She made a decision to go to Monterrey, which on account of its commercial interest, was one of the most important cities, with a population of about 40,000, and was the center of strong Romish influences and power. In this place, this lone woman, after three months of careful consideration, decided to establish the first Protestant mission in Mexico. She rented house after house, each of which she had to abandon as soon as the priests found she was teaching the Bible. Feeling the need of a chapel and school buildings for successfully carrying on this work, she visited home and secured several thousand dollars, with which she bought land and erected the necessary buildings. In the meantime, converts were multiplying, and some of them were selected by Rankin to go to the adjoining towns and villages within a circle of 100 miles (160 km).
Back to Mexico
Then Zacatecas, 300 miles (480 km) away, was selected as another center, and in two years, a church was erected by the Mexicans. But there were more disturbances in 1871, and upon every available spot of her house was written in large letters, "Death to the Protestants." The mission followers were in constant apprehension of assault. Bloody battles were fought not far from Monterrey, and mounted soldiers entered the town and came to her home demanding "her money or her life." She said to these desperadoes: "I am alone and unprotected. You will not harm a helpless lady." She gave them food to appease their hunger, and they left, robbing, destroying other property, and shooting down people on the street. After a time order was restored, and the mission work which had been checked was continued. But all these responsibilities hampered Rankin's health.
In 1872, with 170 members, the Zacatecas center was made over to and occupied by the Presbyterian Board. The work spread on all sides. Mexicans themselves, after obtaining some knowledge of the Bible, would organize "societies" for the purpose of mutual instruction. She had developed the work until it assumed proportions which required ordained ministers. This fact and failing health were indications that her work in Mexico was done. Missionaries of Protestant denominations came forward. In 1872, she returned home and handed over her work to the American Board.
Rankin spent her last years in Bloomington, Illinois. In 1875, she published Twenty Years Among the Mexicans, A Narrative of Missionary Labor. As long as she was able to do so, she traveled extensively around the country, addressing woman's societies and other missionary gathering. After long and severe suffering, she died in Bloomington, on December 6/7, 1888.[a] She was buried in Bloomington Cemetery.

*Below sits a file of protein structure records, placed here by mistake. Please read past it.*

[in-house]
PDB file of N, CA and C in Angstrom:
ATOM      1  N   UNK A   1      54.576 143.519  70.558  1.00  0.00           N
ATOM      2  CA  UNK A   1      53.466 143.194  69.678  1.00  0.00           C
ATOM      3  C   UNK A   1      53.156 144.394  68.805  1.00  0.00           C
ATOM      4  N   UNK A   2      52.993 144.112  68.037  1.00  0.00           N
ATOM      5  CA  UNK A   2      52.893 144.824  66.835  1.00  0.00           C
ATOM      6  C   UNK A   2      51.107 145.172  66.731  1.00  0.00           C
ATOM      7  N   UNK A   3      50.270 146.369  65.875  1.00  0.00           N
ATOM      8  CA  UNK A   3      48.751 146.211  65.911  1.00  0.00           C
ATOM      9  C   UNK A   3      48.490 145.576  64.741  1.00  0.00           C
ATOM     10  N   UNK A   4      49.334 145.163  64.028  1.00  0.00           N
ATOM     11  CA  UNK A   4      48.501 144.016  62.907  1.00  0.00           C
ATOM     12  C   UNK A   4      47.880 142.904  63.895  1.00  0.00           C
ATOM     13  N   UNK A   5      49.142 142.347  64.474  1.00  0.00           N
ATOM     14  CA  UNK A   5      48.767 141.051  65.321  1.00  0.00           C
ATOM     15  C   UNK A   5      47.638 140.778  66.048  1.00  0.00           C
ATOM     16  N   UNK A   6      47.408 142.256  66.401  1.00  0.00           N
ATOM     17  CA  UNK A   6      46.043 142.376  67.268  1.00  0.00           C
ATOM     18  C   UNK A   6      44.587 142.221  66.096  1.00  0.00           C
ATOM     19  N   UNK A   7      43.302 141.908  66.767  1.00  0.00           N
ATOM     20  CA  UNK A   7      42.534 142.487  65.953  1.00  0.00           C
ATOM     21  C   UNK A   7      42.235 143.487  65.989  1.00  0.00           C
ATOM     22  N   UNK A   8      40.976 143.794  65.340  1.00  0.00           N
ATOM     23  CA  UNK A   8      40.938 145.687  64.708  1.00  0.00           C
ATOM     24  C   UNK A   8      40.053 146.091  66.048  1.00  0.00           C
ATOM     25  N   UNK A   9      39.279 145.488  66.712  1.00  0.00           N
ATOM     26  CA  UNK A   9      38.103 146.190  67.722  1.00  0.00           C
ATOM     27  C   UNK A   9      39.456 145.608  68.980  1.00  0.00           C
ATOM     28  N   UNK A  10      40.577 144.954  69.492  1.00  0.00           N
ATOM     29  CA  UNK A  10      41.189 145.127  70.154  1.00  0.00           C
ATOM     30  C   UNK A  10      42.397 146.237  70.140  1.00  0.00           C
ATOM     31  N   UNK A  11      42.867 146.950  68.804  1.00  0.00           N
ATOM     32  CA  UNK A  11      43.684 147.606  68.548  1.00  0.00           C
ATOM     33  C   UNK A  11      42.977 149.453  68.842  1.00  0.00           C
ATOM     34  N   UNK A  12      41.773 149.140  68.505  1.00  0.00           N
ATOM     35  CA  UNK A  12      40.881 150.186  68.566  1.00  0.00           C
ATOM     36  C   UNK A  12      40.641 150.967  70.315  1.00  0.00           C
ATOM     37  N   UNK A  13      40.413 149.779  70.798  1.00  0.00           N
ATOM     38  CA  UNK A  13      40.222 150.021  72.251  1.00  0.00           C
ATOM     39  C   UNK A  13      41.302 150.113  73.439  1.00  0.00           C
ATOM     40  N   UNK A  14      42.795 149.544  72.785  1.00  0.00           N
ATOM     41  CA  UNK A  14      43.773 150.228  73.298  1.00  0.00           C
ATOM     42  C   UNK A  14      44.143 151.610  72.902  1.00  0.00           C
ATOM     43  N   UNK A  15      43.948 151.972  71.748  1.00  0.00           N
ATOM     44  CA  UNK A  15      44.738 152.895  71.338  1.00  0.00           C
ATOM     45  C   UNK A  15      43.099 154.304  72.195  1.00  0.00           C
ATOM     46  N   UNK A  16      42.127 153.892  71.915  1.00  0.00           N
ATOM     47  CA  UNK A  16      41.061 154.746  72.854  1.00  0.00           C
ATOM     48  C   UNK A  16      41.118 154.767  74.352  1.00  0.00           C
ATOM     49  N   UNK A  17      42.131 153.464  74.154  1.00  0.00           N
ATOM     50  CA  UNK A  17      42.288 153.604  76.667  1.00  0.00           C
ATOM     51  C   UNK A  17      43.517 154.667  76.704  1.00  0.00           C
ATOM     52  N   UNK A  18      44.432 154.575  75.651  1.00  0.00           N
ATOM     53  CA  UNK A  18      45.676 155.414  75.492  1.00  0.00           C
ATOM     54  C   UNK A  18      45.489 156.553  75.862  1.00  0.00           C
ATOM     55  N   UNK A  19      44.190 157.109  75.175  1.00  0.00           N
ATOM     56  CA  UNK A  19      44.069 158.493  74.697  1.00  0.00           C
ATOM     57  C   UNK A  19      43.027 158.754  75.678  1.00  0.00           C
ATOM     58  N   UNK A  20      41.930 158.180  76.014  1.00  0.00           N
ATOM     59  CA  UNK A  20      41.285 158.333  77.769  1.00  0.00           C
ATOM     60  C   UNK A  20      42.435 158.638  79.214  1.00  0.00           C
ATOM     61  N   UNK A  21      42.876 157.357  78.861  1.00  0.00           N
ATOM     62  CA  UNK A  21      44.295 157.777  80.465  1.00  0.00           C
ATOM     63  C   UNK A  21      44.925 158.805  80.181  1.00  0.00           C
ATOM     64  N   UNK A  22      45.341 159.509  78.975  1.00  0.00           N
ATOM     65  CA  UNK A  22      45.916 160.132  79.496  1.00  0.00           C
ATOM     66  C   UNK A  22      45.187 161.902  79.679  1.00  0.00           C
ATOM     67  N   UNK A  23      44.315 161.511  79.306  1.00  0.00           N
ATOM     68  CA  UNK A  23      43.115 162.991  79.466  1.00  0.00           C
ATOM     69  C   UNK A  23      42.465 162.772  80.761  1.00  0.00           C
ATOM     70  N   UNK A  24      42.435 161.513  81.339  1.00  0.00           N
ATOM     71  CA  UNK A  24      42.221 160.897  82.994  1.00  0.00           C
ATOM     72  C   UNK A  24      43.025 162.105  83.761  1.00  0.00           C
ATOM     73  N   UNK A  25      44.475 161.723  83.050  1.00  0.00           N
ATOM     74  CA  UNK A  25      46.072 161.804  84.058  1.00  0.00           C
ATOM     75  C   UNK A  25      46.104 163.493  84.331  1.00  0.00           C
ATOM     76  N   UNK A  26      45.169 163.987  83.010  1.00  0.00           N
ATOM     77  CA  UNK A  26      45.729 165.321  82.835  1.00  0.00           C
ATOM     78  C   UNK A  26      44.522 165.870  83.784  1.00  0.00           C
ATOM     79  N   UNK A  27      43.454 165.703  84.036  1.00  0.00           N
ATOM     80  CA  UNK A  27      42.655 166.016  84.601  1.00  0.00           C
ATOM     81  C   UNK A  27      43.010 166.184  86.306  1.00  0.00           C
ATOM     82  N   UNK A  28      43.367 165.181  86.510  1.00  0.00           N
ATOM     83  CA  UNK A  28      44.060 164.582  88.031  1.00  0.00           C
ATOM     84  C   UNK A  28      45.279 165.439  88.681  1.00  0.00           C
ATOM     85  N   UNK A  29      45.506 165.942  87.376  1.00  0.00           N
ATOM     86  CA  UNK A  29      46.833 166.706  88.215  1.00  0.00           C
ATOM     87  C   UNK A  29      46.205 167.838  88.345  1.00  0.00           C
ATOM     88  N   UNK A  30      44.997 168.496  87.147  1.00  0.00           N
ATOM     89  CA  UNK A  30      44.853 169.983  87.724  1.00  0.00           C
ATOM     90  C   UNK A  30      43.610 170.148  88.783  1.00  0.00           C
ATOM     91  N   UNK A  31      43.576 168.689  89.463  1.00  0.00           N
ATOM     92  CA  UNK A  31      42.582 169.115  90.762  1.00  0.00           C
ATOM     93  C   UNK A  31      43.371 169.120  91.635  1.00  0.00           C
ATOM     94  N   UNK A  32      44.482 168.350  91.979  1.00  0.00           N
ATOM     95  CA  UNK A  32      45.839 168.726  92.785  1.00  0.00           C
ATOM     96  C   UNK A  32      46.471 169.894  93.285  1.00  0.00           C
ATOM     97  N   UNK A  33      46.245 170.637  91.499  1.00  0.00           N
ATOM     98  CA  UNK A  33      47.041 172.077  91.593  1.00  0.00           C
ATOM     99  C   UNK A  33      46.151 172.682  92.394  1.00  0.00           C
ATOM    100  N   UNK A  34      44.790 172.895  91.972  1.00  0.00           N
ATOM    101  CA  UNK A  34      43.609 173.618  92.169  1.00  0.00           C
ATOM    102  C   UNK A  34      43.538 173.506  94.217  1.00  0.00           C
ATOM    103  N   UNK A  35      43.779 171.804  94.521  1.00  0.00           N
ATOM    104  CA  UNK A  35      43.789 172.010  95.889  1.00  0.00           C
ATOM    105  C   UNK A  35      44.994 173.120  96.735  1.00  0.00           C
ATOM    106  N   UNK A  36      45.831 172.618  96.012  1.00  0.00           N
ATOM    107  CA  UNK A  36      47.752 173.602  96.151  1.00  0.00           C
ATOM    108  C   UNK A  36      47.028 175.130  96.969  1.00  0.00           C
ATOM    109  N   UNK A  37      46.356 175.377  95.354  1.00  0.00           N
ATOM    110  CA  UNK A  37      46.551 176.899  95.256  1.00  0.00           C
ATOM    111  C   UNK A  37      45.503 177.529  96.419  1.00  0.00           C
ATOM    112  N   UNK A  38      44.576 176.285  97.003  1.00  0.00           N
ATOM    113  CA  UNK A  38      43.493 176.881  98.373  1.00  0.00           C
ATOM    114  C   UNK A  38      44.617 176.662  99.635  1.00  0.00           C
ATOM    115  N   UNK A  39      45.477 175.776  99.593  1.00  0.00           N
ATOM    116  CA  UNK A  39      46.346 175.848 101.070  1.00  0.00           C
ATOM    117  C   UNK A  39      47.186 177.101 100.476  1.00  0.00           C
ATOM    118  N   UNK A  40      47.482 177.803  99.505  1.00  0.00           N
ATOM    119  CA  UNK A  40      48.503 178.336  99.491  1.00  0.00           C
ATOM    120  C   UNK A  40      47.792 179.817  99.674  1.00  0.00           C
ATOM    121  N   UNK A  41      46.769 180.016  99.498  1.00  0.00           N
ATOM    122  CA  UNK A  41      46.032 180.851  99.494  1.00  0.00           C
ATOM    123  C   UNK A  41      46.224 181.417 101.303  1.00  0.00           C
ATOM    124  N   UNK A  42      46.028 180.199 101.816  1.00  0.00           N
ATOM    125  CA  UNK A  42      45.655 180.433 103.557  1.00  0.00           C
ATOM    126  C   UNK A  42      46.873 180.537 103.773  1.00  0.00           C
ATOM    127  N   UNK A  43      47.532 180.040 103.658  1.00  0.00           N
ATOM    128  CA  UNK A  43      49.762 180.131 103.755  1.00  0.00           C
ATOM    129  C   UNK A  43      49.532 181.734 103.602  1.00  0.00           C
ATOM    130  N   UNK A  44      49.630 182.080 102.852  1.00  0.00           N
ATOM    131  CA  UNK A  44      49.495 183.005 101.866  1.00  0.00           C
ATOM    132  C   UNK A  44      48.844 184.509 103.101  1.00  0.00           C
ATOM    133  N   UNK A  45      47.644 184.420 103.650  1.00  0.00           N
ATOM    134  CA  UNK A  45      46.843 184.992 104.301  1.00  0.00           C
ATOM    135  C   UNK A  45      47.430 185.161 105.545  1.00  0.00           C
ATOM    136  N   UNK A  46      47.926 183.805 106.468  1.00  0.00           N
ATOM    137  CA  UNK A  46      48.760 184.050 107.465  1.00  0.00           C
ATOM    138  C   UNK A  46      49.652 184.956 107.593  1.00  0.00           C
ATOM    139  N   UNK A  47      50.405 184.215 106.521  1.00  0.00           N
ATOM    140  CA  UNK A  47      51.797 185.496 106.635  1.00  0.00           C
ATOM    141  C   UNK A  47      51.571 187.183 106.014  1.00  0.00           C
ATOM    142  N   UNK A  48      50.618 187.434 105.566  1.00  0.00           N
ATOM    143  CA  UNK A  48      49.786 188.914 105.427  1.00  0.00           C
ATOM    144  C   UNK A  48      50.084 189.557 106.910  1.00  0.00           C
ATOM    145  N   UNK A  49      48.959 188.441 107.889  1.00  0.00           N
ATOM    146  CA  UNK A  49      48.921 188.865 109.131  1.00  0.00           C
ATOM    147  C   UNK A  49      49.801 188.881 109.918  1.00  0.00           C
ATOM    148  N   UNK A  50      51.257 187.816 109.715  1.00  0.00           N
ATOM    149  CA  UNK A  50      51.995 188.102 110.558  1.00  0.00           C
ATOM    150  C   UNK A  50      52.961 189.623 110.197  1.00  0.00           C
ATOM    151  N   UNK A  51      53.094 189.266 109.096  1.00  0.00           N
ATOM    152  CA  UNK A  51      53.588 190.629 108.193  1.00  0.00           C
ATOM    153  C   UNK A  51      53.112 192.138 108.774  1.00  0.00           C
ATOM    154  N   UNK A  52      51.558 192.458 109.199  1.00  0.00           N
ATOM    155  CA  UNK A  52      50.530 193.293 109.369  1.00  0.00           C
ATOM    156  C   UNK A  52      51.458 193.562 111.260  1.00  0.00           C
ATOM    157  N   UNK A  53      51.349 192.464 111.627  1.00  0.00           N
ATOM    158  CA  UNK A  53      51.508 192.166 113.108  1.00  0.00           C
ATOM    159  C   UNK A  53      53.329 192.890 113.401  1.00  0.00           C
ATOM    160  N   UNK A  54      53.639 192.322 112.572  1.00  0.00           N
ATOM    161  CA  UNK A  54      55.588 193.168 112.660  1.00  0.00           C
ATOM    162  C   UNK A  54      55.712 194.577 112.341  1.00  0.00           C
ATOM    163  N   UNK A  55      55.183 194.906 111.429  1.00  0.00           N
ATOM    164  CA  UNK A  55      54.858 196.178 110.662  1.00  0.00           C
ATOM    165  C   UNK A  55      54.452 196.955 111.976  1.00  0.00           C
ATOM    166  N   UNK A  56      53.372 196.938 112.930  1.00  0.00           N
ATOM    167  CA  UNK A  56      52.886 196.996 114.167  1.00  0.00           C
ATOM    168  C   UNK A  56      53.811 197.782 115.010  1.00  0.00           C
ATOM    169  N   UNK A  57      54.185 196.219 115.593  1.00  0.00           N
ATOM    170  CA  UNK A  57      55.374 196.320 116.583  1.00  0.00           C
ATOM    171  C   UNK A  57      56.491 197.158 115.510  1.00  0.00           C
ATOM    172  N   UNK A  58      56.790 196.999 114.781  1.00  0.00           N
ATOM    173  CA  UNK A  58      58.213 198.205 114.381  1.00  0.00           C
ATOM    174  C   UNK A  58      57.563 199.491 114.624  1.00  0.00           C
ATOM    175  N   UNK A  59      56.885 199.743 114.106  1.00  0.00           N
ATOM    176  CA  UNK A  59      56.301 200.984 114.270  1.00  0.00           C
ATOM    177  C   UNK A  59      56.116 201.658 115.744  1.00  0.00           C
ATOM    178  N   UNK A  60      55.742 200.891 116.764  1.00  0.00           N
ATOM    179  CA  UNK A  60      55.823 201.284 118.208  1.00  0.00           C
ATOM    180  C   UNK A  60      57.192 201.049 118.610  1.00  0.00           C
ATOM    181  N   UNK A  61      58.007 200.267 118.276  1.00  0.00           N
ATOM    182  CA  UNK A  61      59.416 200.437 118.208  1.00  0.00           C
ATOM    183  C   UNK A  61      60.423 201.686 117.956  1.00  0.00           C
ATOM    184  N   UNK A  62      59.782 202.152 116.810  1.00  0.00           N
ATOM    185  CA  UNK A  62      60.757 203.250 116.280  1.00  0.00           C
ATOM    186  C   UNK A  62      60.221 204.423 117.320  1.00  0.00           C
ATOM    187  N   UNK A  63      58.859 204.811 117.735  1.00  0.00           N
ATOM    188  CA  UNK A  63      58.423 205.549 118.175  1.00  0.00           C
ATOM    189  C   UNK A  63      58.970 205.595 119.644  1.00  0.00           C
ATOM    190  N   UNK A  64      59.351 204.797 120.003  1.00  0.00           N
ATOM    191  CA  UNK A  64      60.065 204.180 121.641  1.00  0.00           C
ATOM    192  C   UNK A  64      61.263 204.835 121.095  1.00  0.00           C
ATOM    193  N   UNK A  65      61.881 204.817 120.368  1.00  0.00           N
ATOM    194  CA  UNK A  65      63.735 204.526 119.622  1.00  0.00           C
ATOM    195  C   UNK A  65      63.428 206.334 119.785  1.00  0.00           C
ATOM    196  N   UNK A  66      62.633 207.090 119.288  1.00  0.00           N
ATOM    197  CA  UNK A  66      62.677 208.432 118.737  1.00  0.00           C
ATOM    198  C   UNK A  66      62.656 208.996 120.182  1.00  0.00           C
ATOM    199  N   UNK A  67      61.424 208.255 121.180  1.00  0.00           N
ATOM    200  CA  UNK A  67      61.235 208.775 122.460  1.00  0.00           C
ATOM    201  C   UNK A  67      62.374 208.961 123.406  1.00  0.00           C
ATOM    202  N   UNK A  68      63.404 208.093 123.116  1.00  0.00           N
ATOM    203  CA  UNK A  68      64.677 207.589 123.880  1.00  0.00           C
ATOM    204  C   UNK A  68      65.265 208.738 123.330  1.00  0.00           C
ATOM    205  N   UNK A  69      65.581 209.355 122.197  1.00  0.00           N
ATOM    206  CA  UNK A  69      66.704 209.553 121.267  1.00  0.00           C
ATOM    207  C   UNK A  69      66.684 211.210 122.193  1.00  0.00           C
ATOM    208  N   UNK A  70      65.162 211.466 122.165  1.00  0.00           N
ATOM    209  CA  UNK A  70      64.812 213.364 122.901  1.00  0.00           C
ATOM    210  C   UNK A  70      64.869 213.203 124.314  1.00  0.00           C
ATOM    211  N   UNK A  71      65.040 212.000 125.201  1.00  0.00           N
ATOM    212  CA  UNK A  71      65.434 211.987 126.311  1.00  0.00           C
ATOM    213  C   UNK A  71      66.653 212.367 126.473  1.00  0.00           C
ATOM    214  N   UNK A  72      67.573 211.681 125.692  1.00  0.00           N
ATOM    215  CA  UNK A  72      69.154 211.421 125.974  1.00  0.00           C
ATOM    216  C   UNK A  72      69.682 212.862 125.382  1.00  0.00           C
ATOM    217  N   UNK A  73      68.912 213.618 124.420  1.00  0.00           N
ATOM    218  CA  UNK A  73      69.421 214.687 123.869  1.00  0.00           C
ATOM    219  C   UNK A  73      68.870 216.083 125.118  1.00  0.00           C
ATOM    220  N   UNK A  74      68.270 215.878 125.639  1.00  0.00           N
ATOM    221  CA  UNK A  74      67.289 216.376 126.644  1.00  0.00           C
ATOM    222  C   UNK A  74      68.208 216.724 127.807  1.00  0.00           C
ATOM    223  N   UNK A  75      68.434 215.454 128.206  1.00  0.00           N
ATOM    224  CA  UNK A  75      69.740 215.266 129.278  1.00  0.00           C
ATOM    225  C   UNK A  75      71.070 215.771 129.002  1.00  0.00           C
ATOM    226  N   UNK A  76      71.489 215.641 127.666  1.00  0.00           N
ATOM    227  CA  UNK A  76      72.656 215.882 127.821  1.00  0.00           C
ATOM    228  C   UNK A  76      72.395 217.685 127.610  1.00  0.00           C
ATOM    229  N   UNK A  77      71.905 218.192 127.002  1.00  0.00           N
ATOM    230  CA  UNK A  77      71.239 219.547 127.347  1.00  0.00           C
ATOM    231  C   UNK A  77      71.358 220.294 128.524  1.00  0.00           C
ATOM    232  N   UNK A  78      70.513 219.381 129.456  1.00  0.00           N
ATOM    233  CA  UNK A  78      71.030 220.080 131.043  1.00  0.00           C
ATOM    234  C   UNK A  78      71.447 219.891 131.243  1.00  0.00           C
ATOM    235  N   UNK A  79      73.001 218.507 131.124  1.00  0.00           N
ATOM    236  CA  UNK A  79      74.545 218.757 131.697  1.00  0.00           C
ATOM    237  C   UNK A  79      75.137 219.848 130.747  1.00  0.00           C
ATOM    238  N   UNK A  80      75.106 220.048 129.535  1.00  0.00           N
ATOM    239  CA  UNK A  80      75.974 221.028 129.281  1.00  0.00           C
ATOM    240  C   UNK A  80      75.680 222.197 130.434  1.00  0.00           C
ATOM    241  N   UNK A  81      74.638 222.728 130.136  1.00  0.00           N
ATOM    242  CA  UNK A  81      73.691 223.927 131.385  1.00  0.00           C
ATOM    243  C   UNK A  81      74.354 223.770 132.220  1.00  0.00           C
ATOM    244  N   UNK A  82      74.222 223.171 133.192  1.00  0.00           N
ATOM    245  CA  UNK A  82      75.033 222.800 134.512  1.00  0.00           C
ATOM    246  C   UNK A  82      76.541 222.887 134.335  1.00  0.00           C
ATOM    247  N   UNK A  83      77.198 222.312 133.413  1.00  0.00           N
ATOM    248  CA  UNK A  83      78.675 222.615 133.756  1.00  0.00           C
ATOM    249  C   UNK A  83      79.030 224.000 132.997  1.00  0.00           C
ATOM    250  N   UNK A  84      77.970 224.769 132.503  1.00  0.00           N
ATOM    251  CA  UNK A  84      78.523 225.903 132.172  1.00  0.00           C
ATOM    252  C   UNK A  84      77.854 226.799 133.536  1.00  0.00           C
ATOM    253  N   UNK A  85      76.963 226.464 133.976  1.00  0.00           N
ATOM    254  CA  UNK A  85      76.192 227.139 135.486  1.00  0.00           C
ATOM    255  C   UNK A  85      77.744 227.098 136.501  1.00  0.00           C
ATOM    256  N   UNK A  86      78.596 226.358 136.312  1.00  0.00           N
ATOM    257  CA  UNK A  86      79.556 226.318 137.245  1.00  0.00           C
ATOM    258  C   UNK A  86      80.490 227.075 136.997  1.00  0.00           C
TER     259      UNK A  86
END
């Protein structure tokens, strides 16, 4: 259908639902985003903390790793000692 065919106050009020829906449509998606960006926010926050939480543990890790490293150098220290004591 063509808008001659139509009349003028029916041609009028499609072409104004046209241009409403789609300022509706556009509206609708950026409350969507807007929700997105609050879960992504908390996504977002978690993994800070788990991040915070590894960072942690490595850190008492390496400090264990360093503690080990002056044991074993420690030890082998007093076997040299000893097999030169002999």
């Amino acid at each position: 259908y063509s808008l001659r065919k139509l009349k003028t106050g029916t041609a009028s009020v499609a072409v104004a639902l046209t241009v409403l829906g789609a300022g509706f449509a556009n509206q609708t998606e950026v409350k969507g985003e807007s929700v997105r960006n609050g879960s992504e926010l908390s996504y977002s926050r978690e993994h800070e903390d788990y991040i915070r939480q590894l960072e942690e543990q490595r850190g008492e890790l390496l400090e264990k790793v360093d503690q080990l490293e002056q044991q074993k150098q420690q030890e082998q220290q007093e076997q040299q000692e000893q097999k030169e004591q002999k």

- 1851, Texas in 1850
- 1875, Twenty Years Among the Mexicans, A Narrative of Missionary Labor
- Connor, Seymour V. (15 June 2010). "Rankin, Melinda". Texas State Historical Association. Retrieved 8 September 2019.
- Gracey 1898, p. 58.
- McLeRoy 2015, p. 49.
- Littlejohn & Walker County Historical Commission 2009, p. 32.
- Claremont Manufacturing Company 1822, p. 50.
- Furber 1905, p. 406.
- Jackson & Furber 1905, p. 430.
- "A Missionary Pioneer". Newspapers.com. Bellows Falls, Vermont. 22 March 1889. p. 1. Retrieved 9 September 2019.
- Rankin & Williams 1889, p. 97.
- Gracey 1898, p. 59.
- "Rankin, Melinda (1811–1888) - History of Missiology". Boston University. Retrieved 8 September 2019.
- "A Good Work in Mexico". Newspapers.com. Bellows Falls, Vermont: Vermont Chronicle. 29 November 1859. p. 2. Retrieved 9 September 2019.
- Gracey 1898, p. 60.
- Gracey 1898, p. 61.
- Gracey 1898, p. 62.
- Gracey 1898, p. 63.
- Gracey 1898, p. 64.
- Gracey 1898, p. 65.
- ""Twenty Years in Mexico", Miss Rankin's Story of Her Life Work". Newspapers.com. Hartford, Connecticut: Hartford Courant. 26 July 1875. p. 2. Retrieved 9 September 2019.
- This article incorporates text from a publication now in the public domain: Claremont Manufacturing Company (1822). The New Hampshire Register and Farmer's Almanac (Public domain ed.). Claremont Manufacturing Company.
- This article incorporates text from a publication now in the public domain: Furber, George Clarence (1905). History of Littleton, New Hampshire: Genealogy comp. by George C. Furber; revised and enlarged by Ezra S. Stearns (Public domain ed.). town.
- This article incorporates text from a publication now in the public domain: Gracey, Mrs. J. T. (1898). "Melinda Rankin". Eminent Missionary Women (Public domain ed.). Eaton & Mains.
- This article incorporates text from a publication now in the public domain: Jackson, James Robert; Furber, George Clarence (1905). Topical history (Public domain ed.). town.
- This article incorporates text from a publication now in the public domain: Rankin, David Cyrus; Williams, Henry Francis (1889). The Missionary: An Illustrated Monthly Magazine. Executive committee of foreign missions of the Presbyterian church in the United States.